This Just In: See How Iowa’s Digital Media Habits Have Evolved Over The Last Few Years

Blue Compass is back with our digital media survey to detail what has changed within the digital space between 2021 and 2023. Spoiler alert: We’ve been busy! In just two years, long-talked-about AI has become accessible via apps like ChatGPT, Google shifted its focus toward visual search results pages and user-centric reporting metrics, and social media platforms began to favor short-form video. As our digital experts reflect on how marketers and business owners have had to navigate numerous shifts and innovations within the digital space since 2021, we wanted to take a closer look at how Iowans’ use of digital media has evolved.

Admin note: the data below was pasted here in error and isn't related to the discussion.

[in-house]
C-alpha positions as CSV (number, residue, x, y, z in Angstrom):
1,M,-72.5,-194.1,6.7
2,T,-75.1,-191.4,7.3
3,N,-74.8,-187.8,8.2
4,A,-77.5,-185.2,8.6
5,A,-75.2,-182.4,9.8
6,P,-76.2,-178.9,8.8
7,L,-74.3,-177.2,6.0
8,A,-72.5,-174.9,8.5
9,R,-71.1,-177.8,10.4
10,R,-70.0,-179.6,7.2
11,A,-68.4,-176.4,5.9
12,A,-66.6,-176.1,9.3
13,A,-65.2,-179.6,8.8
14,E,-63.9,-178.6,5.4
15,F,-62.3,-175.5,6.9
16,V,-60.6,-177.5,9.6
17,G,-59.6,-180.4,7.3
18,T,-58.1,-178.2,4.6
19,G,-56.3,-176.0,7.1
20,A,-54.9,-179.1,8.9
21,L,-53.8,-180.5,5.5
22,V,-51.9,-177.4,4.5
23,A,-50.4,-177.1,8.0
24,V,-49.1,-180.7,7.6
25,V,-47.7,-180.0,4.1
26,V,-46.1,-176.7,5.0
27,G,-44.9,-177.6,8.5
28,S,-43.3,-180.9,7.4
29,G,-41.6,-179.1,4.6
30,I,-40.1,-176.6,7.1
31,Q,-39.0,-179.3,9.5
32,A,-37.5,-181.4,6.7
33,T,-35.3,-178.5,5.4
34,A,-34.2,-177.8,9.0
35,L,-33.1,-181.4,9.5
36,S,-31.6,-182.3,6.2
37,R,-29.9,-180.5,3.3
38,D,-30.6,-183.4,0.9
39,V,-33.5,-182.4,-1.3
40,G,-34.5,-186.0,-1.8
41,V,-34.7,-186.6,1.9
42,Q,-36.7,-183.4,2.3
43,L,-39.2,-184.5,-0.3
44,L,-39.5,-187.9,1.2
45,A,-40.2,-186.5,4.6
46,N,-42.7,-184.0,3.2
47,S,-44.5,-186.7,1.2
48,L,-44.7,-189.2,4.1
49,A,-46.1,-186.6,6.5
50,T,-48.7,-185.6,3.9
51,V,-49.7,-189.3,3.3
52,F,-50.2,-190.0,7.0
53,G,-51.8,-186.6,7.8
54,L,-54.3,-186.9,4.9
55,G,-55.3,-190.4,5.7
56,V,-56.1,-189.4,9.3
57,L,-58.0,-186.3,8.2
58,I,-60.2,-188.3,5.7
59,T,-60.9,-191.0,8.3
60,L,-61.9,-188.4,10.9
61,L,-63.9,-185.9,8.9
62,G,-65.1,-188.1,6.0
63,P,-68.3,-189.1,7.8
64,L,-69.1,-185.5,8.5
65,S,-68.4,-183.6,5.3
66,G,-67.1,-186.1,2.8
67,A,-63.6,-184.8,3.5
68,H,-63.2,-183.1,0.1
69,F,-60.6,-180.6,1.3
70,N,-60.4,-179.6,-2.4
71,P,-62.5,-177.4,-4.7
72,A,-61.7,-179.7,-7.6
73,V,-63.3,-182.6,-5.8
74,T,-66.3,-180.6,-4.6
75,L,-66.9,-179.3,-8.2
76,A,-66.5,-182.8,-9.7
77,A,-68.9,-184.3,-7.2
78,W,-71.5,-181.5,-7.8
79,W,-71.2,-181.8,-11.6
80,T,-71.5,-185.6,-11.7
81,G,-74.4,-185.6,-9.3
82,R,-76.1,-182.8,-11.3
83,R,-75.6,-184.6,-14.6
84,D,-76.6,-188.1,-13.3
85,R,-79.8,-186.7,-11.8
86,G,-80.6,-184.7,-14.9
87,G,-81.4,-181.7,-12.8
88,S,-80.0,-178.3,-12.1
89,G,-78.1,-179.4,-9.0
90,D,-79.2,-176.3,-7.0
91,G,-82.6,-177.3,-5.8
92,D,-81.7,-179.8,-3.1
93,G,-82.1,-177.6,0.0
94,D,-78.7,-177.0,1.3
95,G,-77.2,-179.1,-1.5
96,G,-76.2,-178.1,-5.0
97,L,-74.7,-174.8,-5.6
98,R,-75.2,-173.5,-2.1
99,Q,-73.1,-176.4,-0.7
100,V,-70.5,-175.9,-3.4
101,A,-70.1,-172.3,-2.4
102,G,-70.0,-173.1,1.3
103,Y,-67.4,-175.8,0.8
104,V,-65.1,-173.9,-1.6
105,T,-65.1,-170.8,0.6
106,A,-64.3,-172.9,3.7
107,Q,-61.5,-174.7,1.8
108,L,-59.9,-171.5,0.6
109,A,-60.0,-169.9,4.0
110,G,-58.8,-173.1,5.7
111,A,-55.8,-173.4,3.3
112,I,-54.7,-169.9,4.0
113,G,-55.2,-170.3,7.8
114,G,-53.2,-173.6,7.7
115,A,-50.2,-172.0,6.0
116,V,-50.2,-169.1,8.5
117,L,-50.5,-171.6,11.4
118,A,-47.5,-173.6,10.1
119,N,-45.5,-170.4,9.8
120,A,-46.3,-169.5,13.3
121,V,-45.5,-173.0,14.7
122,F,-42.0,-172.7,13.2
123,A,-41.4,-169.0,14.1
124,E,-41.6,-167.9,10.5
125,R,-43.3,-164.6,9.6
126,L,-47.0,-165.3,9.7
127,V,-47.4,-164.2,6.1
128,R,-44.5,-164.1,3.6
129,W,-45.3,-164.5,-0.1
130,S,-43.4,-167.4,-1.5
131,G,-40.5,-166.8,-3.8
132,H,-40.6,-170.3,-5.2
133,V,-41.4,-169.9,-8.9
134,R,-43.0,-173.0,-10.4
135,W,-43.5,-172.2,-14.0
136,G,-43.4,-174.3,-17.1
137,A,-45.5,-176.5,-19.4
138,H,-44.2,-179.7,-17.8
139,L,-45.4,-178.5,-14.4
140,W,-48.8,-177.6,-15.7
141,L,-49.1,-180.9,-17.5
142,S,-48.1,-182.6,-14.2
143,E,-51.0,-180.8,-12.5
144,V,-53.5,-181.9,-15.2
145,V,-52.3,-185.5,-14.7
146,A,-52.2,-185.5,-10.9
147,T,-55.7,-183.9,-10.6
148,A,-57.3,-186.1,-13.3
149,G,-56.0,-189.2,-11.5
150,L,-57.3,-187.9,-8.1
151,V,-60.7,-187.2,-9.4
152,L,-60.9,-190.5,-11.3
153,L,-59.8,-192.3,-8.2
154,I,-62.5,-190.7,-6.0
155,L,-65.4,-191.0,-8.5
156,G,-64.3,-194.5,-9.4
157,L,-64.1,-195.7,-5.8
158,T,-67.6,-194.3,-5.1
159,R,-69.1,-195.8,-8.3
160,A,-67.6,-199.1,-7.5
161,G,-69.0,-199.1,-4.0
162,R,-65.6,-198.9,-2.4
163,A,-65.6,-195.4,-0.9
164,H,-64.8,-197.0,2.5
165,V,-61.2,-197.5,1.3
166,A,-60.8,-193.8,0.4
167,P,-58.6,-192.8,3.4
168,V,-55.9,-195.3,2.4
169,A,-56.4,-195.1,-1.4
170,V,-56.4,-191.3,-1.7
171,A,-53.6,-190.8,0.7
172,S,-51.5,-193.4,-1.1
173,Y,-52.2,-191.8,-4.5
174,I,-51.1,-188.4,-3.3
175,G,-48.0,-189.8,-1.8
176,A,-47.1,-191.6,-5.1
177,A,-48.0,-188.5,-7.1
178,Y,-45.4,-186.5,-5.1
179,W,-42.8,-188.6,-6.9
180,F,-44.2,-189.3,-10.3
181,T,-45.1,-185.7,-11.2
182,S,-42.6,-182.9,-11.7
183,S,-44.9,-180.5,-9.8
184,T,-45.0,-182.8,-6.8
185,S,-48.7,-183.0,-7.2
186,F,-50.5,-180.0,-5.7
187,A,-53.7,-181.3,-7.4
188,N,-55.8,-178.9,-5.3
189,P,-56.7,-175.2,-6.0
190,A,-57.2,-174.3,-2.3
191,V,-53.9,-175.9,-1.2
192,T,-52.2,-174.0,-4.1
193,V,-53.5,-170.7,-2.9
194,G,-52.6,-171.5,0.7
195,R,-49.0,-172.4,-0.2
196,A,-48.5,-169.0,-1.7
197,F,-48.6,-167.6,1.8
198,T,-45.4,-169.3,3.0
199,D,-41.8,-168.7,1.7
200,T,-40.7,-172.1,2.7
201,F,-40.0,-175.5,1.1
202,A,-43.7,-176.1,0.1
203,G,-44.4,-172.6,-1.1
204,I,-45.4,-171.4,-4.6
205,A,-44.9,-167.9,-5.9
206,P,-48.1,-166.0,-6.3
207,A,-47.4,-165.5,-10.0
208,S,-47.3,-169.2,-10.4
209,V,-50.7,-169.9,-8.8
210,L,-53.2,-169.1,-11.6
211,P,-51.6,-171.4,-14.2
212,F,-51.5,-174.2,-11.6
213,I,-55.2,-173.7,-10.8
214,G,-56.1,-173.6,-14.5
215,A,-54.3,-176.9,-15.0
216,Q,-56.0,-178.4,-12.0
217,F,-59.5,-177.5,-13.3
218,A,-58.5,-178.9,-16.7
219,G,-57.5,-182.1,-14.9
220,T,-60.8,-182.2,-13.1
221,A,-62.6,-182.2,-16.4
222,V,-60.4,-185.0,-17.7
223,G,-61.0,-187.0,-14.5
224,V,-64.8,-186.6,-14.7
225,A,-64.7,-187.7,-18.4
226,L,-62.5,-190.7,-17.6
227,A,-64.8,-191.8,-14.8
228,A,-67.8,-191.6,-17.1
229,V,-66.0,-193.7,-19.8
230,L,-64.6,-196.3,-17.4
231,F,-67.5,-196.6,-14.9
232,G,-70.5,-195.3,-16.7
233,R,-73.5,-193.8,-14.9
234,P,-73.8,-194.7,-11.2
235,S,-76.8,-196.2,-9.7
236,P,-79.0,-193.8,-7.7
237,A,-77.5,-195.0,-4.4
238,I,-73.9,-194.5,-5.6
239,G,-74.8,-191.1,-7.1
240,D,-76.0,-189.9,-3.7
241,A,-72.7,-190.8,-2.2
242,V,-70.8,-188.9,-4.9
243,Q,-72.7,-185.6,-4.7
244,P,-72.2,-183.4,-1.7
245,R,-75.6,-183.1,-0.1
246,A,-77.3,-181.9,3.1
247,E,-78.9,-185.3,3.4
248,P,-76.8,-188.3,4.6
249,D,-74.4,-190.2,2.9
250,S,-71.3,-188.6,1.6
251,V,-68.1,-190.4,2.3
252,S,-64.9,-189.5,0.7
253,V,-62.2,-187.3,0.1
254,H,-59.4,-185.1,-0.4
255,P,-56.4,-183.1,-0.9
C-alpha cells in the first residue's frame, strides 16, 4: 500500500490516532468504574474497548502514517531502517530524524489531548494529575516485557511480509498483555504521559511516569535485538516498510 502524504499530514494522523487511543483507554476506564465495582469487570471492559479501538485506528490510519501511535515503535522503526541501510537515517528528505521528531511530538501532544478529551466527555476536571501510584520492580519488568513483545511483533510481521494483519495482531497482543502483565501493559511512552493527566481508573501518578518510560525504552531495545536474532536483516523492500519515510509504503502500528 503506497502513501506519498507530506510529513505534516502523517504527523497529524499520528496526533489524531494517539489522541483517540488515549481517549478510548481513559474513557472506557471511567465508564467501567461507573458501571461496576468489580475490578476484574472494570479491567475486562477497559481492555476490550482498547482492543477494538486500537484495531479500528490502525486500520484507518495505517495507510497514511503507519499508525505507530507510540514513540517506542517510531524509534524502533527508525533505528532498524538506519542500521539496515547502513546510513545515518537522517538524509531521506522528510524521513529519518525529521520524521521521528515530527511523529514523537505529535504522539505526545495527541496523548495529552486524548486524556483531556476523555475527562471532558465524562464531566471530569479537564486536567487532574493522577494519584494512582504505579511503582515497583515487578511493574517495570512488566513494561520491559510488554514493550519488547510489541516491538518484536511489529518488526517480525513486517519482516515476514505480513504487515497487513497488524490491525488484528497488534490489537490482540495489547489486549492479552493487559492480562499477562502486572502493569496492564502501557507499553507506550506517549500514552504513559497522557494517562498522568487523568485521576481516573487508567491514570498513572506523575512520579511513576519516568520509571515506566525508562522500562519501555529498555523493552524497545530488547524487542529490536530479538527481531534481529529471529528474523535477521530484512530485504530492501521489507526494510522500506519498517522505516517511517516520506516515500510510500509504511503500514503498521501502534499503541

The political and cultural climate of 2020 and 2021 had serious repercussions across the globe, including for popular social media platforms and large tech giants who lost favor with their users. Due to polarization and a push for social platforms to create clearer community guidelines, we understand why our 2021 survey reflects Iowans taking a break from major platforms like Facebook. The wide adoption of video-based TikTok coinciding with users spending more time at home only escalated Facebook’s fall from grace. In a time when users wanted digital connection to bring them closer to loved ones, we were surprised to see some of the long-reigning platforms declining. But if there’s one thing we know about Iowans, we’re resilient—and our 2023 digital media survey exhibits just that.